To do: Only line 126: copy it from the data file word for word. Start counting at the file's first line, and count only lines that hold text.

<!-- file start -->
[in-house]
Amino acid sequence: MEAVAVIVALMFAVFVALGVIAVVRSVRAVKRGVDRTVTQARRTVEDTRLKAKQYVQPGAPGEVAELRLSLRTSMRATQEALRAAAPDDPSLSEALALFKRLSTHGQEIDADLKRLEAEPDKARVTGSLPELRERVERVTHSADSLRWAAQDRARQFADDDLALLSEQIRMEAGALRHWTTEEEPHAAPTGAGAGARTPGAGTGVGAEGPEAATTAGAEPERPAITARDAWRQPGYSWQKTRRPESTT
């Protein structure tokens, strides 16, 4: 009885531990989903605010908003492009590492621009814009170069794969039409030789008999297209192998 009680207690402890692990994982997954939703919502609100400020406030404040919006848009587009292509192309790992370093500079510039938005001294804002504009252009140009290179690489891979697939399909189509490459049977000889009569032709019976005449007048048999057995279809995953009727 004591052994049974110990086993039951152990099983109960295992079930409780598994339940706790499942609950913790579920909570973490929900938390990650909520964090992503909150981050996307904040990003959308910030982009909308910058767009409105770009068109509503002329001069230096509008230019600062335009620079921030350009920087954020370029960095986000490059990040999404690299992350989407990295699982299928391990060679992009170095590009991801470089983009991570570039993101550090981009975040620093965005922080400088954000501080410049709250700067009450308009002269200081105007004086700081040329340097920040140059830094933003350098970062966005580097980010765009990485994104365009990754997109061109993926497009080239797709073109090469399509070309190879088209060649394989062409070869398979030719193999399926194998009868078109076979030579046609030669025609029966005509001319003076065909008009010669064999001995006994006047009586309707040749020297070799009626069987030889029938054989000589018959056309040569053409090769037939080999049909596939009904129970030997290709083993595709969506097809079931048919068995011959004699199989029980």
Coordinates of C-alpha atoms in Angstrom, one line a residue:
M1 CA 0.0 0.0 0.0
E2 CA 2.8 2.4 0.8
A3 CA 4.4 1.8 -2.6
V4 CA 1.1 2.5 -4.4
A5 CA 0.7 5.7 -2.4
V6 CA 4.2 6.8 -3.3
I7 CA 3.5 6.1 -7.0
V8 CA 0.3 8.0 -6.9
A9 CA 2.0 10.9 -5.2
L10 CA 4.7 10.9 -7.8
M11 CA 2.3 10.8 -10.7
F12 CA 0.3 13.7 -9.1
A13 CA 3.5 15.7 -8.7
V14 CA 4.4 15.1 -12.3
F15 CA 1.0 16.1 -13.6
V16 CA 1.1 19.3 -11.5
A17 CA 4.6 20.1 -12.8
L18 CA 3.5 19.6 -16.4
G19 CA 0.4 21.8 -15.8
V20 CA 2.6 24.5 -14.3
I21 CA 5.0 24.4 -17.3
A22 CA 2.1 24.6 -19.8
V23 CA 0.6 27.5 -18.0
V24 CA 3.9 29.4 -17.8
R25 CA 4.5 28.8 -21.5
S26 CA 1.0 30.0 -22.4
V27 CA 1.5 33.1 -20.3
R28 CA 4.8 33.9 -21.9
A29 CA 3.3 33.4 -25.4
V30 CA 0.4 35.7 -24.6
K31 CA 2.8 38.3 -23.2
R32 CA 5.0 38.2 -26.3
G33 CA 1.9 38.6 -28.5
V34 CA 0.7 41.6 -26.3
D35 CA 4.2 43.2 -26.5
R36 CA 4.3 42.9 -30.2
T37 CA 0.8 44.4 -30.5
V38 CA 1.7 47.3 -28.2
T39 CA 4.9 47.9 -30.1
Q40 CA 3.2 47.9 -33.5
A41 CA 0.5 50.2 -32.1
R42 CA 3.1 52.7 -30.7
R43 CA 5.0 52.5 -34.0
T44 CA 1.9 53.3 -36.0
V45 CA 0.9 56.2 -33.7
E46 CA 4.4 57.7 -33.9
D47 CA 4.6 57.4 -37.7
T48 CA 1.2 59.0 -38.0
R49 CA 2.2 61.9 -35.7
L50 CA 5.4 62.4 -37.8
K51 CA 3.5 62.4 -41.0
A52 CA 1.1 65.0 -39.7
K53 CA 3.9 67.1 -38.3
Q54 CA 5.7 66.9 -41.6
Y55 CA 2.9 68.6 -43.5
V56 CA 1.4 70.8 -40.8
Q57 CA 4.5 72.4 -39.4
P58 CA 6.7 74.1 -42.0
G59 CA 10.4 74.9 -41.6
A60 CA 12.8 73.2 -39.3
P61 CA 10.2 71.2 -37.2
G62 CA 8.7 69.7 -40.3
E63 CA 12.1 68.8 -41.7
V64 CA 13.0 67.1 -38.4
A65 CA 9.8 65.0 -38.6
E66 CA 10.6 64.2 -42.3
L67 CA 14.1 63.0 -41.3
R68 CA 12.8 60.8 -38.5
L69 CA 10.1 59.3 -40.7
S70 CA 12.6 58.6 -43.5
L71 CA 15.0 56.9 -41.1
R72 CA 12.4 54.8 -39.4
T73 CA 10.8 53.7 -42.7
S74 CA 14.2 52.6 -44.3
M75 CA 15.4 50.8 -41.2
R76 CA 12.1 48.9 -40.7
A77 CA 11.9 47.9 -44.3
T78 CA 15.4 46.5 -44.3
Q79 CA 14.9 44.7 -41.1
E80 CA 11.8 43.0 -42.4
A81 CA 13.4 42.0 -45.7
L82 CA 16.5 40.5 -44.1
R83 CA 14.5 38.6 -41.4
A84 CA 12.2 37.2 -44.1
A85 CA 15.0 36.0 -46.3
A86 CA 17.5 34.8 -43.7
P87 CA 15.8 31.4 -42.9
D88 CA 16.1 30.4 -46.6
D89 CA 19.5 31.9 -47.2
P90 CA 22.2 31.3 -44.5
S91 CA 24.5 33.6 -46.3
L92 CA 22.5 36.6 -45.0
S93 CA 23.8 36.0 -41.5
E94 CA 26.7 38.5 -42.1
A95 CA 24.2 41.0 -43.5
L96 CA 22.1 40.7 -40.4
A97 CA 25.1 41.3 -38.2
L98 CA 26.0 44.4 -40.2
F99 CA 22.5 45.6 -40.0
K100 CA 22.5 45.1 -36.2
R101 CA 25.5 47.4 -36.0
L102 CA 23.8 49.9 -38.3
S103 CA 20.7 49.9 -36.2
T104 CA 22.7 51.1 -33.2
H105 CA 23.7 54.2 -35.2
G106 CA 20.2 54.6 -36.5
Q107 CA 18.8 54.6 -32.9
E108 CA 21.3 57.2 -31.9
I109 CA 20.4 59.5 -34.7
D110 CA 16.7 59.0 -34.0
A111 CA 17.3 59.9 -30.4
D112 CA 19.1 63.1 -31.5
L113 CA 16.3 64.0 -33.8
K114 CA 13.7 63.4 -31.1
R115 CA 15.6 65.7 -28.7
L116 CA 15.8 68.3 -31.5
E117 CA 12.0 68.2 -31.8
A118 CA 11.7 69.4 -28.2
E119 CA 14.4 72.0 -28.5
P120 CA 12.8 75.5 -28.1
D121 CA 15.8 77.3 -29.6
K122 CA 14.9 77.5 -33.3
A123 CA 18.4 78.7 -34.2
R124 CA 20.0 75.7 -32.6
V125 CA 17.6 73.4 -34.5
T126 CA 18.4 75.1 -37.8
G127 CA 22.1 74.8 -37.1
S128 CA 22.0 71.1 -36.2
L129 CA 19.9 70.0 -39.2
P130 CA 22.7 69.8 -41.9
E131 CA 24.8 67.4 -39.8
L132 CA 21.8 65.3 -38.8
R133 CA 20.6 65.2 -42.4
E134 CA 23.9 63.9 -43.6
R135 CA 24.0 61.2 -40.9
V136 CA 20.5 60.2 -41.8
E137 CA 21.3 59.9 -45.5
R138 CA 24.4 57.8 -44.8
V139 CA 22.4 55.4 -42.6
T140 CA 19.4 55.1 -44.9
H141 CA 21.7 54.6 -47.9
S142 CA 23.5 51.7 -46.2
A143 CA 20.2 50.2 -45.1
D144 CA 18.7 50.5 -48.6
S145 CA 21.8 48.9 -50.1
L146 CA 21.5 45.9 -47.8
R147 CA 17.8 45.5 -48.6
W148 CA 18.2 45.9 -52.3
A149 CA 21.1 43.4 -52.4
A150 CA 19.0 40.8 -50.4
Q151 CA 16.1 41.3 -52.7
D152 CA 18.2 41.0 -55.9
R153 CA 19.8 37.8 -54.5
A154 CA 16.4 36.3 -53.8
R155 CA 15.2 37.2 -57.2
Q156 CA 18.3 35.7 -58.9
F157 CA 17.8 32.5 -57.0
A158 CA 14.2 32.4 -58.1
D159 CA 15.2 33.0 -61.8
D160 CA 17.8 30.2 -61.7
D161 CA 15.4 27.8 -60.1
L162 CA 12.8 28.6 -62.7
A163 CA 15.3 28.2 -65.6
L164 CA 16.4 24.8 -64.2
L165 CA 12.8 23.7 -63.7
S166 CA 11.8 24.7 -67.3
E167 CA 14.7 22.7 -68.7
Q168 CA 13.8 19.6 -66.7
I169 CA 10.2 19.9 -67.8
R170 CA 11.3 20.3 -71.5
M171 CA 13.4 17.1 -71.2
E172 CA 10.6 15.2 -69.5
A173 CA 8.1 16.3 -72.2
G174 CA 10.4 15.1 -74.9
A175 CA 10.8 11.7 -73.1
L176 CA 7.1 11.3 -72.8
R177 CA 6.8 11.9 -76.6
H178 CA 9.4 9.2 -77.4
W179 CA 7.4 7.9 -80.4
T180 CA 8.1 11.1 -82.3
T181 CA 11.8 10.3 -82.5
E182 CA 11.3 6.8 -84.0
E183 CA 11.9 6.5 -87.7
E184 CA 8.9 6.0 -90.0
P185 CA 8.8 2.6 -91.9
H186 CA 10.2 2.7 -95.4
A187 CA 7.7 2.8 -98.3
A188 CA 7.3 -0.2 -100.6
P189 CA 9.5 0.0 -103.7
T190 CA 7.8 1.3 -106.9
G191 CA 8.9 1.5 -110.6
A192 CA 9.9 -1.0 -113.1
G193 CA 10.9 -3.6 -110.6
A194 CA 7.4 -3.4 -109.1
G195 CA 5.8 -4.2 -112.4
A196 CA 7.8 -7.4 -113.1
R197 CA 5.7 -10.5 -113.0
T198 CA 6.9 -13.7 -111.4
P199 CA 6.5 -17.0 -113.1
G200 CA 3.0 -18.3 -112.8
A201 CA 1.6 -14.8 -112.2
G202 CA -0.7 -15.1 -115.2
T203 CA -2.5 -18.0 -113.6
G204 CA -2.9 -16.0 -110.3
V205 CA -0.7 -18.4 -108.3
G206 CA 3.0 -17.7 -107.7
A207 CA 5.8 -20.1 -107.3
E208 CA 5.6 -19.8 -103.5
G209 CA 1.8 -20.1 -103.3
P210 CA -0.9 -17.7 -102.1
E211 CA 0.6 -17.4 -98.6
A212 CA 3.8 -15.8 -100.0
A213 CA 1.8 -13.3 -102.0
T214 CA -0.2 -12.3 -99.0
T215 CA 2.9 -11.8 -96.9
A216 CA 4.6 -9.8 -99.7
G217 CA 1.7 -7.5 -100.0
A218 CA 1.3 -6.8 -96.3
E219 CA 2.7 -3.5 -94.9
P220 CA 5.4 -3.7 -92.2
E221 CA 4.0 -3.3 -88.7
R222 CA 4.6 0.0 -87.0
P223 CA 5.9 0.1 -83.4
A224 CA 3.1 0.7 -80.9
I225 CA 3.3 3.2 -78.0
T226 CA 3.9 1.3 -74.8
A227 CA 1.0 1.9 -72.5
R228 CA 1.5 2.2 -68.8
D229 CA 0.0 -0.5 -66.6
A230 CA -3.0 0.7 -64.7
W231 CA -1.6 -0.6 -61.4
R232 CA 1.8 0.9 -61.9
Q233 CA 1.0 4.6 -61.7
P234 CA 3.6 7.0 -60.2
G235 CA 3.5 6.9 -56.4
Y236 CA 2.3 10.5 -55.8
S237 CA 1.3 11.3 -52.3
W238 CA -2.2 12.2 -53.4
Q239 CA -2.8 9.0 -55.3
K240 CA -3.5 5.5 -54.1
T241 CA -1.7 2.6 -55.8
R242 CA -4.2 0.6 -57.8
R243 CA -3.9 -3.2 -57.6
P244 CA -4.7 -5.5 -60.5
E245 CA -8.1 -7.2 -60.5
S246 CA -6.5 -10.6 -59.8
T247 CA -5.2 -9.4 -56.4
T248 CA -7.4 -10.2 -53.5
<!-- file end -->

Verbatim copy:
K122 CA 14.9 77.5 -33.3